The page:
The second tier of the pension system will not be able to provide even a pension of €25 per month for 70% of the people who will be the first to see the results of the reform in 2021-2027. Krassen Nikolov has the story.
Krassen Nikolov is a journalist specialised in judiciary affairs. He works for Mediapool and is a regular contributor for BulgarianPresidency.eu for the six months of the Bulgarian Presidency of the Council of the EU.
Nearly 20 years ago, Bulgaria made its first pension reform. It introduced compulsory second tier pension insurance for people born after 1959 via private companies. Now the social ministry published the first serious analyzes. They reveal disturbing facts that question the whole reform. The second tier of the pension system will not be able to provide even a pension of €25 per month for 70% of the people who will be the first to see the results of the reform in 2021-2027.
The publication of information is already a positive development, given that for years the institutions have ignored the question how much the second tier pension scheme will be able to pay its clients when they retire. The miserable pensions of the first retirees under the new system will undoubtedly again put the debate on the pension system on the agenda. Two years ago, GERB enabled insured persons to transfer their bills from private funds to the State Social Security Institute, which further reversed the reform.
The calculations show that people who will retire between 2021 and 2037 will receive on average about 20% lower state pension if they had decided to secure themselves also in a private fund. At the same time, private pension funds do not provide a very good offer. Generally, this is about €25 per month. Only 10% of future pensioners have a large enough stash in private funds to hope for more than €50 per month.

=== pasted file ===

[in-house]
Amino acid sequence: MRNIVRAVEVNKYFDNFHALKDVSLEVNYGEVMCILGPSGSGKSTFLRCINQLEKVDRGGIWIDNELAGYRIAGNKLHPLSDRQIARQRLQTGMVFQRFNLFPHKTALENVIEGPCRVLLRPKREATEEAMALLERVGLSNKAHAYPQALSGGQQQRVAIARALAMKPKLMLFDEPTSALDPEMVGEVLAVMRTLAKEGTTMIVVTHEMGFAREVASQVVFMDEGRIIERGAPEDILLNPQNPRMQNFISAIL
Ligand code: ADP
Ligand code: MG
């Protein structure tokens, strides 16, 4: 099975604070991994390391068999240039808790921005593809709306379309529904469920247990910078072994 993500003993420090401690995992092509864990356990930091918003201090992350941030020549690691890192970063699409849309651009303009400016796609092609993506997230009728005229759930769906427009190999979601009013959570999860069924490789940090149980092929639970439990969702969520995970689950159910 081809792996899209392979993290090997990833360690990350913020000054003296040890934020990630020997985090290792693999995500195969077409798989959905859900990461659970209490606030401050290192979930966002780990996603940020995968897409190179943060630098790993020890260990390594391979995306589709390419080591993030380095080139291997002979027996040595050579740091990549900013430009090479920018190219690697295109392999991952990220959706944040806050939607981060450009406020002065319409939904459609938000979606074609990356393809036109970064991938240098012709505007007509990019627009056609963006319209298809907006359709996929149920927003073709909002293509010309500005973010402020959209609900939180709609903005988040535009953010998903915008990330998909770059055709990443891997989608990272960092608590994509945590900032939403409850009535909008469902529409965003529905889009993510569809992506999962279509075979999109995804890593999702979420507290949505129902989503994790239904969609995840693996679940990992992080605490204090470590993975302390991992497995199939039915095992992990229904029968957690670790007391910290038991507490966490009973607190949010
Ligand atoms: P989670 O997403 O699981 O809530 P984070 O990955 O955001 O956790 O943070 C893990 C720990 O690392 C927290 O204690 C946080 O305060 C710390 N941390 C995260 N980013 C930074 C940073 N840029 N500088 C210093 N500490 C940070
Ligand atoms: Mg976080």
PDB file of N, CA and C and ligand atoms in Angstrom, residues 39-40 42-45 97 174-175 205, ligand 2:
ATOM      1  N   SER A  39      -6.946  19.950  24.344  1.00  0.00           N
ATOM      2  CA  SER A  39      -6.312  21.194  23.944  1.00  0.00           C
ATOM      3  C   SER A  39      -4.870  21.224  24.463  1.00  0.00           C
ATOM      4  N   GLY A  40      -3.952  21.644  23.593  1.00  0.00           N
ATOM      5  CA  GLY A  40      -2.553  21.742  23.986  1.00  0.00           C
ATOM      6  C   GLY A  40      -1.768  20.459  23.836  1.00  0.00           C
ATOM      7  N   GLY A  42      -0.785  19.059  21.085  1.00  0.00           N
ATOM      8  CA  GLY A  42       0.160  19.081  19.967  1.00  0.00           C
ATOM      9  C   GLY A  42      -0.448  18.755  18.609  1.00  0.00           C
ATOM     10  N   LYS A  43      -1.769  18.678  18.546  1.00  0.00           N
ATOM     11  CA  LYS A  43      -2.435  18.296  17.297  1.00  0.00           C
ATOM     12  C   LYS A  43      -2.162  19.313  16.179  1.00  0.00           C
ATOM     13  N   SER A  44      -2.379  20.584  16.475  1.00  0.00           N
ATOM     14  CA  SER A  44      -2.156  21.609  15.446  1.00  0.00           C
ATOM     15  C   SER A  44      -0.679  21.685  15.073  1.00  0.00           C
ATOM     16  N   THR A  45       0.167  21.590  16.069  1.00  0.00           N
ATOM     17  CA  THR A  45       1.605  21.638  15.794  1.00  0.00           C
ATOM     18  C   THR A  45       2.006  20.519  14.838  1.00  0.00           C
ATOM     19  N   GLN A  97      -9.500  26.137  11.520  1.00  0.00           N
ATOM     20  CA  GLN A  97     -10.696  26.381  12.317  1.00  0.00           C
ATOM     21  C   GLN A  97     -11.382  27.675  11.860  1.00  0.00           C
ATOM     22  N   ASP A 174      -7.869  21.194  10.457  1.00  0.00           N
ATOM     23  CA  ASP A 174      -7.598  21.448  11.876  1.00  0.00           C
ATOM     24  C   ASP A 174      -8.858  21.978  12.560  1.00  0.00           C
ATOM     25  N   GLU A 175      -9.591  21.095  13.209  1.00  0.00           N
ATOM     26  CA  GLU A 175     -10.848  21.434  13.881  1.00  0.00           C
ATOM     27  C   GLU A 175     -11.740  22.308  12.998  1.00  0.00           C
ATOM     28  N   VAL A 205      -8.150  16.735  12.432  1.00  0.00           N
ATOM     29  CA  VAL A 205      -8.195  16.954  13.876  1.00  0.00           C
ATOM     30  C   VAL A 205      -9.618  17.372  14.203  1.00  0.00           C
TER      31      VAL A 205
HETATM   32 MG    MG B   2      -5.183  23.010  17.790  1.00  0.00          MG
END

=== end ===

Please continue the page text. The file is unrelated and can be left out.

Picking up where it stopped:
One reason is the very low wages in Bulgaria. When the reform started in 2002, the majority of Bulgarians received wages of about €110 per month. Sixteen years later the average salary in the country is already €550, but most Bulgarians outside the capital work for much less – between €250 and €350 per month. By law, second tier pension insurance is 2% of the salary. Thus for 16 years an average of Bulgarians have accumulated about €1,350 in private funds, which cannot generate a big profit because the law obliges them to invest conservatively. The whole system results in a disappointing second pension of about €25 per month on average.
Still, the model allows flexibility. If the second tier pension is equal to 1/5 of the minimum pension (the minimal pension for 2018 id €100 per month), the pensioner has the right to negotiate with the private fund for a special scheme to be repaid. He can give up his second tier pension and get his money returned in installments for five years. This contract can be inherited on death, unlike life pensions.
Pensions from private funds provide a fairly good prospect for wealthier Bulgarians who pay their maximum social security contributions at an income of €1300 euros per month. These people, if they retire until 2044, will receive an additional €360 lifetime pension. They will have accumulated nearly €63,000 on their accounts in private pension companies.
Economist Petar Ganev of the Institute for Market Economics commented that “there is no fair and unfair amount of the second tier pension”.
“Your second pension depends on the accumulated funds in the individual account – you cannot get something you did not import over the years,” Ganev says.
The expert stresses that everyone has the right to renounce their second private pension and to transfer all their funds to the state National Social Security Institute. For the past two years, however, very few people have taken such a step – the total amount of the funds transferred is about € 34 million over two years. Does it mean that Bulgarians prefer flexible supplementary pensions from private funds rather than relying entirely on the state, or that they many of them care little?
Икономистът Петър Ганев от Института за пазарна икономика коментира, че „няма справедлив и несправедлив размер на втората пенсия“.